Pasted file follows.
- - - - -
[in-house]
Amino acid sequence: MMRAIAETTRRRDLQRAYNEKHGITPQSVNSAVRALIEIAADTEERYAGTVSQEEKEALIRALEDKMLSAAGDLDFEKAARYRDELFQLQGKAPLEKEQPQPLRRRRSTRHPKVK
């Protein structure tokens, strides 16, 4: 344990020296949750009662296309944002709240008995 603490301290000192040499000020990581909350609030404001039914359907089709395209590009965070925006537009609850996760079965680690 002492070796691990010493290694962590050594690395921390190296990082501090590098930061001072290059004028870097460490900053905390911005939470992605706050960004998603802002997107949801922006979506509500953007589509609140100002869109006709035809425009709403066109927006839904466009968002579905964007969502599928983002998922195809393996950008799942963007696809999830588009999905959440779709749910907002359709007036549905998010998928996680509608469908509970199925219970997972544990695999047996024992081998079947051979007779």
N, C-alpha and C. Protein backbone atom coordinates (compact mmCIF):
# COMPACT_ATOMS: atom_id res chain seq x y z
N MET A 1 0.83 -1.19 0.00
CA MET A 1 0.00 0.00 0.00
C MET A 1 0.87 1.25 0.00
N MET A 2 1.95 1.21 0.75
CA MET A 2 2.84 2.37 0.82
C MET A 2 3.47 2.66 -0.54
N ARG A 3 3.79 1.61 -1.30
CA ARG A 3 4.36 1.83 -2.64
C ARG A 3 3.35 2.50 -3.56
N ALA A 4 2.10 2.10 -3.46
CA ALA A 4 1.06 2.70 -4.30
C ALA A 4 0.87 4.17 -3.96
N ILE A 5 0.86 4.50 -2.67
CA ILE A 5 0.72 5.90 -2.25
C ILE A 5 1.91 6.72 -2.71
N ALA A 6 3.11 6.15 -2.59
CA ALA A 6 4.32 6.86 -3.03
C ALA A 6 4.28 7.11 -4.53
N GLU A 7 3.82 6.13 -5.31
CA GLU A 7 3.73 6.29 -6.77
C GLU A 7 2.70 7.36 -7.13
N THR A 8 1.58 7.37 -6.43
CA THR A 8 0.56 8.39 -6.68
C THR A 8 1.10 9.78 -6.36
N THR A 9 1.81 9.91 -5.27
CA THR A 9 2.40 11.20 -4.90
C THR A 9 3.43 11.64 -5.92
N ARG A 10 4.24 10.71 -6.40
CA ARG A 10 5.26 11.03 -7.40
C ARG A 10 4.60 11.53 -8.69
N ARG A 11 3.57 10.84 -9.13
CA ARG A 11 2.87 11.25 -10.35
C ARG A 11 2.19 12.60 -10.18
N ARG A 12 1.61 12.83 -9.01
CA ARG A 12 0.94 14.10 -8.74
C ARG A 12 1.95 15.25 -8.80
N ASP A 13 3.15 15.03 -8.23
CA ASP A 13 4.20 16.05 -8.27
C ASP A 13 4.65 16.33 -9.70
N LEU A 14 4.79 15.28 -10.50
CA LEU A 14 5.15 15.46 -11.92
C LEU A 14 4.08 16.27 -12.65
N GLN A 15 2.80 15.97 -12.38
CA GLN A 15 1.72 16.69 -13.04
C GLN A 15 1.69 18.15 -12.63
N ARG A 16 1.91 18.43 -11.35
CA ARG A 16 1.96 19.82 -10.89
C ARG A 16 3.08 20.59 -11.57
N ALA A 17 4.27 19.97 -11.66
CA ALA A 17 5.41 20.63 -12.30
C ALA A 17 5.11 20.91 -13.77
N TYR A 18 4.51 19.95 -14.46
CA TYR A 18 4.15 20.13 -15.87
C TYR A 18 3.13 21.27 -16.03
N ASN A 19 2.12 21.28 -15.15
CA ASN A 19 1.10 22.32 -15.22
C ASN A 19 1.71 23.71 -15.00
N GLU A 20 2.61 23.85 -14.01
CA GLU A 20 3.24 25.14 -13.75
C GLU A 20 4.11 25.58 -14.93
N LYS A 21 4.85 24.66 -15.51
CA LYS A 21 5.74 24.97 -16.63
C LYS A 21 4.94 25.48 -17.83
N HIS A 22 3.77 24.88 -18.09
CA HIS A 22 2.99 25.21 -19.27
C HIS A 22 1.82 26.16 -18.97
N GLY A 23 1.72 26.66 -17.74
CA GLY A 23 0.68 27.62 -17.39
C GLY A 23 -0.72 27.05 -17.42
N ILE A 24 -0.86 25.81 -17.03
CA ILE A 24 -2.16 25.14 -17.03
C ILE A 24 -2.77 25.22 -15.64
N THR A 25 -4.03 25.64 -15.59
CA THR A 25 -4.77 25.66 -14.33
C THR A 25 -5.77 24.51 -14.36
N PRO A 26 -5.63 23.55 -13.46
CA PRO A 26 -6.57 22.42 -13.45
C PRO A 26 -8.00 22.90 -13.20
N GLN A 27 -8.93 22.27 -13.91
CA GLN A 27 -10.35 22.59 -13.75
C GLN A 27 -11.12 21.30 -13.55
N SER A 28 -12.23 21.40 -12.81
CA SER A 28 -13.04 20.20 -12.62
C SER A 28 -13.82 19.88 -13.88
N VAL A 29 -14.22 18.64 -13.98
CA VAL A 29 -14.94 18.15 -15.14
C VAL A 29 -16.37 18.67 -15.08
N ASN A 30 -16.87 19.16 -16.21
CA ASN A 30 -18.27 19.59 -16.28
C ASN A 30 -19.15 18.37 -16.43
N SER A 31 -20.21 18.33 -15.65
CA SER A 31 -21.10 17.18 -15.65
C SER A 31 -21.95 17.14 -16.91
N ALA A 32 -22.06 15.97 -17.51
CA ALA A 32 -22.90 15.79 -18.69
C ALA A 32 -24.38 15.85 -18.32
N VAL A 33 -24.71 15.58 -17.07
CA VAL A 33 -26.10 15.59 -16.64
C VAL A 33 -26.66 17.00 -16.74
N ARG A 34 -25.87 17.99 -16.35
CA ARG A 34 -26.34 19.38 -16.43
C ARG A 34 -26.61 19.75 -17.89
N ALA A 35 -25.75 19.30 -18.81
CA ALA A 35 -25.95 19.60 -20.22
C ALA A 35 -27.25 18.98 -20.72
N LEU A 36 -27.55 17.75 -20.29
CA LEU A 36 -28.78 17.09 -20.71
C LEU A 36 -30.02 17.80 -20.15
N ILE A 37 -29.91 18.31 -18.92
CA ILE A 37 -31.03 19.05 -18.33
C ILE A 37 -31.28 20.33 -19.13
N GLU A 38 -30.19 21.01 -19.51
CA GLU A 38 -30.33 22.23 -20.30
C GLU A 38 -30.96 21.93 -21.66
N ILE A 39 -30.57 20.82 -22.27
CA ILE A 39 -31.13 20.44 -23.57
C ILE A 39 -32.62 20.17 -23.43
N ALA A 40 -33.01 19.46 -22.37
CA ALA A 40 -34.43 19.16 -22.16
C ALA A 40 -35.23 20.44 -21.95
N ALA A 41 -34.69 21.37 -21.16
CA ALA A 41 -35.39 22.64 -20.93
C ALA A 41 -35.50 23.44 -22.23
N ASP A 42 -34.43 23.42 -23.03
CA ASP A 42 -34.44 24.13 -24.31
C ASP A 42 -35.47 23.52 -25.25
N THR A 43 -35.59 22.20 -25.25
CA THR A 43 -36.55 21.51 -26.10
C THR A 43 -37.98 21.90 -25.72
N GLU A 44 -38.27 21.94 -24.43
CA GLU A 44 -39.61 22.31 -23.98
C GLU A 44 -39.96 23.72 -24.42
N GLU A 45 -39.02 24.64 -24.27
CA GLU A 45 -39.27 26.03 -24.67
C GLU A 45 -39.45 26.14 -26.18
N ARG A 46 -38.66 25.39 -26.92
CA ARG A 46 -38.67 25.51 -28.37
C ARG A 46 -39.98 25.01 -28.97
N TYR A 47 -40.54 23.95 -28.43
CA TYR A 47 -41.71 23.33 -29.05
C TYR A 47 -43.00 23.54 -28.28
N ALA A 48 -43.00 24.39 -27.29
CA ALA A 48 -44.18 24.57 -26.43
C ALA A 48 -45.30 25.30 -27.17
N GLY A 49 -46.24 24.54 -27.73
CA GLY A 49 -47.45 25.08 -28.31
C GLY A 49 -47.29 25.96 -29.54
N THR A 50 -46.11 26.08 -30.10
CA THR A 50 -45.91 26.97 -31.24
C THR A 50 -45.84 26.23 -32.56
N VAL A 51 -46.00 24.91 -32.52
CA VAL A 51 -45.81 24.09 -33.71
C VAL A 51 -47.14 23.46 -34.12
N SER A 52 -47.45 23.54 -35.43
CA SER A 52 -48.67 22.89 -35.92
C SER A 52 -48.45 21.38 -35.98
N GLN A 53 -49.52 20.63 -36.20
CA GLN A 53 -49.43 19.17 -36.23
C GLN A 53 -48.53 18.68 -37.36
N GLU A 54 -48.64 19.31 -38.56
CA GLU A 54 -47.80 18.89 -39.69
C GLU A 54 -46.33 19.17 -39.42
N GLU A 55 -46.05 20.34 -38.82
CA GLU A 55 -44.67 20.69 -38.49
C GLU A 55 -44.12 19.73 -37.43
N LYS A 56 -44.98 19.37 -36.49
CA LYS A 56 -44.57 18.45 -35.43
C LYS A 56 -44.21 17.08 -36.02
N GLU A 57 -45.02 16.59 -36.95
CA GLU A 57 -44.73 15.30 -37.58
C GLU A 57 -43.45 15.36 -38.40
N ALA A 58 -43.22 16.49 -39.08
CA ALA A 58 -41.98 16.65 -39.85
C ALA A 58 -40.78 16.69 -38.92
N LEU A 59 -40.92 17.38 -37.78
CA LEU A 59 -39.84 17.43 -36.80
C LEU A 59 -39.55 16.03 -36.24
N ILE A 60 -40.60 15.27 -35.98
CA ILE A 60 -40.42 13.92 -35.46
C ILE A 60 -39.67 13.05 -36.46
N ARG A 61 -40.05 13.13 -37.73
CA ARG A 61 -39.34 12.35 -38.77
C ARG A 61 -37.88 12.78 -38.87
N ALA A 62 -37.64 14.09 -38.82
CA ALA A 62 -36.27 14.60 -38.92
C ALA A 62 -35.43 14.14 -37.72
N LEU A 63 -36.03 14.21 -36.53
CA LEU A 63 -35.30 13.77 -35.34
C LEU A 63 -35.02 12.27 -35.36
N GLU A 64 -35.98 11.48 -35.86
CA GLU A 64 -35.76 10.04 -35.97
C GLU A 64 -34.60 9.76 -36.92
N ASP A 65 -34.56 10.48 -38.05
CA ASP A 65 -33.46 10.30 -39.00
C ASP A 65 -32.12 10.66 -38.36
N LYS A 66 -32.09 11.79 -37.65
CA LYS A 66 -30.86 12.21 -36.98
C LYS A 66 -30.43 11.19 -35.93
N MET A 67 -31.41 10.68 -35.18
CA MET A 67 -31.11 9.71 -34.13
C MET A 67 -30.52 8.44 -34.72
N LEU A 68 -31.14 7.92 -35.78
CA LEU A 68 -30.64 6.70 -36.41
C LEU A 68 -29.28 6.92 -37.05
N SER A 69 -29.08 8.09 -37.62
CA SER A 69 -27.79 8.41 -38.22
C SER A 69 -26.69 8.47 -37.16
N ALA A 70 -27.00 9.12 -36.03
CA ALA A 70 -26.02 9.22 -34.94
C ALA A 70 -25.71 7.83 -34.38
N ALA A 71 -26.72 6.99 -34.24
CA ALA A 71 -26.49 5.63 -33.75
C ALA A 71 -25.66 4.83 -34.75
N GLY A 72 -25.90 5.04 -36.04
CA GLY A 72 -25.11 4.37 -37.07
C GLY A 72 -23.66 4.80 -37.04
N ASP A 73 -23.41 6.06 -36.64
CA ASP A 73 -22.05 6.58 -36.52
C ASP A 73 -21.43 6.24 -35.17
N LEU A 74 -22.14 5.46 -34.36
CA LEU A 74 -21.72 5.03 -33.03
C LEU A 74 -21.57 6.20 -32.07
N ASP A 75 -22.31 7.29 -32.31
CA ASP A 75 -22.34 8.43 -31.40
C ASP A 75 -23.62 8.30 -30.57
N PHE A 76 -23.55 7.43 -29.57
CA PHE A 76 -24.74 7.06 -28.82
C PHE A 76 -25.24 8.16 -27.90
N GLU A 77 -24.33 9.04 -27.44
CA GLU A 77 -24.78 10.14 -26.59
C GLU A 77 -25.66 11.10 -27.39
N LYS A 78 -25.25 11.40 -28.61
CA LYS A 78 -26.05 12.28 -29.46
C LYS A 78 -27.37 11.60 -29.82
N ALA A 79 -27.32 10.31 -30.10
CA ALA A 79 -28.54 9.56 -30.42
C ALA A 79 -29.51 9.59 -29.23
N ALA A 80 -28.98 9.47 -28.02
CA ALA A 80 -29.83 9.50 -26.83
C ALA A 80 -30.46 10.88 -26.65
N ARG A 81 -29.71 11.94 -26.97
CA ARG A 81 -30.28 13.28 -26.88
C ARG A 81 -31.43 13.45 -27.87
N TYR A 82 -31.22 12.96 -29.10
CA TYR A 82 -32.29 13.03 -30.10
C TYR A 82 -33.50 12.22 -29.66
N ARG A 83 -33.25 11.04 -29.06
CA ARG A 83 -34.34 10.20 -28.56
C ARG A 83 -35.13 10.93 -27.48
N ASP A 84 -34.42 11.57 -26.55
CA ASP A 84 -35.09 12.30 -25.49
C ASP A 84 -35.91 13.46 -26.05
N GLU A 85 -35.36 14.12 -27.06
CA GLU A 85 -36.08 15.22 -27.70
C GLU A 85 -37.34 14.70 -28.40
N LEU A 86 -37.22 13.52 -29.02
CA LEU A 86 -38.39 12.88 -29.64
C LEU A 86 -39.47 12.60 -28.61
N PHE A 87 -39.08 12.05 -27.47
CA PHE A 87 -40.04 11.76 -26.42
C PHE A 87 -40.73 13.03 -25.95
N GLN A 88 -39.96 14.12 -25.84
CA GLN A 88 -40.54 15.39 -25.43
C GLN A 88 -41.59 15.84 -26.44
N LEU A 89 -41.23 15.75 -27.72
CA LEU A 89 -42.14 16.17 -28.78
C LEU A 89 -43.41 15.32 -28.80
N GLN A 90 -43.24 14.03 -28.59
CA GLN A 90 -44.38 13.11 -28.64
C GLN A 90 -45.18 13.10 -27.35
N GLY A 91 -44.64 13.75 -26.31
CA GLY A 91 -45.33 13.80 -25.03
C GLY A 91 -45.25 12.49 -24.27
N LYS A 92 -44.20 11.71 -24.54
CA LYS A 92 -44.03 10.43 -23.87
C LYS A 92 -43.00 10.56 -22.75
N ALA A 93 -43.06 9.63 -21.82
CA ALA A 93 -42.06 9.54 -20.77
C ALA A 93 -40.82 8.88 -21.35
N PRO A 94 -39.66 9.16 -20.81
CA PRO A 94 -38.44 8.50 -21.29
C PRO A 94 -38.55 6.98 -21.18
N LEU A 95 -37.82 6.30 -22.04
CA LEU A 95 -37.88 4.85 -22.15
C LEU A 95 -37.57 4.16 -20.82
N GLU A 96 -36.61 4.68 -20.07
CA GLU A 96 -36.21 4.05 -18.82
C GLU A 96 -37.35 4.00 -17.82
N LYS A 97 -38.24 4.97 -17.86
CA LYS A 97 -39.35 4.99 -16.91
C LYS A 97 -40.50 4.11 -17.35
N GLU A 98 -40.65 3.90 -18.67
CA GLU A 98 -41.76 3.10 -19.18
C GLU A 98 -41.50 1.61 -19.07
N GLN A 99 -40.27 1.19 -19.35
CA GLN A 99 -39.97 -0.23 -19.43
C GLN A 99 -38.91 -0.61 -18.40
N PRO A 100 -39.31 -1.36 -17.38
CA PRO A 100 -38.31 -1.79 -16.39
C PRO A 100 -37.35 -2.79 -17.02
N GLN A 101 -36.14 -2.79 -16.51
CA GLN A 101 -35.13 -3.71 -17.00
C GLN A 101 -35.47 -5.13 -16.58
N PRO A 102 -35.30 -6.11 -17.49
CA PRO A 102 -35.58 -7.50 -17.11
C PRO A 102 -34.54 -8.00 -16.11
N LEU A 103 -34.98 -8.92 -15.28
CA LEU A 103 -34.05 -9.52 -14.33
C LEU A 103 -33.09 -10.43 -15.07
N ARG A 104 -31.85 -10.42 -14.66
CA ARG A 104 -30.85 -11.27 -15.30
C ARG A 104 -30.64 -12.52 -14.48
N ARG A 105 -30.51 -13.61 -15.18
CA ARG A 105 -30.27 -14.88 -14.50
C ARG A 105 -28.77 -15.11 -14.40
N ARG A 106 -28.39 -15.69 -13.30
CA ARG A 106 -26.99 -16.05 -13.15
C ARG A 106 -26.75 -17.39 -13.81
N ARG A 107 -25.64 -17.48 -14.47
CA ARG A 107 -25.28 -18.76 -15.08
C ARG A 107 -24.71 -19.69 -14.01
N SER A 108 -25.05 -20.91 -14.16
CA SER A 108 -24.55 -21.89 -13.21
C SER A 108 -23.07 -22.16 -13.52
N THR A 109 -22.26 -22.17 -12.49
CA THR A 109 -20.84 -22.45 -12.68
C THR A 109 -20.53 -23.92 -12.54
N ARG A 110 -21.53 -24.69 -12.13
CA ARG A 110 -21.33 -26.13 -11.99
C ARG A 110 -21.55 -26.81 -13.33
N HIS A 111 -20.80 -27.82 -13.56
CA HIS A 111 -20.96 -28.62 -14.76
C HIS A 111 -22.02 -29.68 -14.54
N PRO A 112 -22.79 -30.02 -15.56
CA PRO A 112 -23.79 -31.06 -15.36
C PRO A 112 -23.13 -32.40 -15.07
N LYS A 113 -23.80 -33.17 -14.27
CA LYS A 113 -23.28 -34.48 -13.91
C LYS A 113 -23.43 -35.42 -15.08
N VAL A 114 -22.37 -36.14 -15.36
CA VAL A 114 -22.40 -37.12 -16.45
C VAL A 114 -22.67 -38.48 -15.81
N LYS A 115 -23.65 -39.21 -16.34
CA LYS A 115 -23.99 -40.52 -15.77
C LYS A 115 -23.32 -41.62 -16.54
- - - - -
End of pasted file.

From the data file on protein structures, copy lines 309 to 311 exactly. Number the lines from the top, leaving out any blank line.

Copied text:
N PRO A 102 -35.30 -6.11 -17.49
CA PRO A 102 -35.58 -7.50 -17.11
C PRO A 102 -34.54 -8.00 -16.11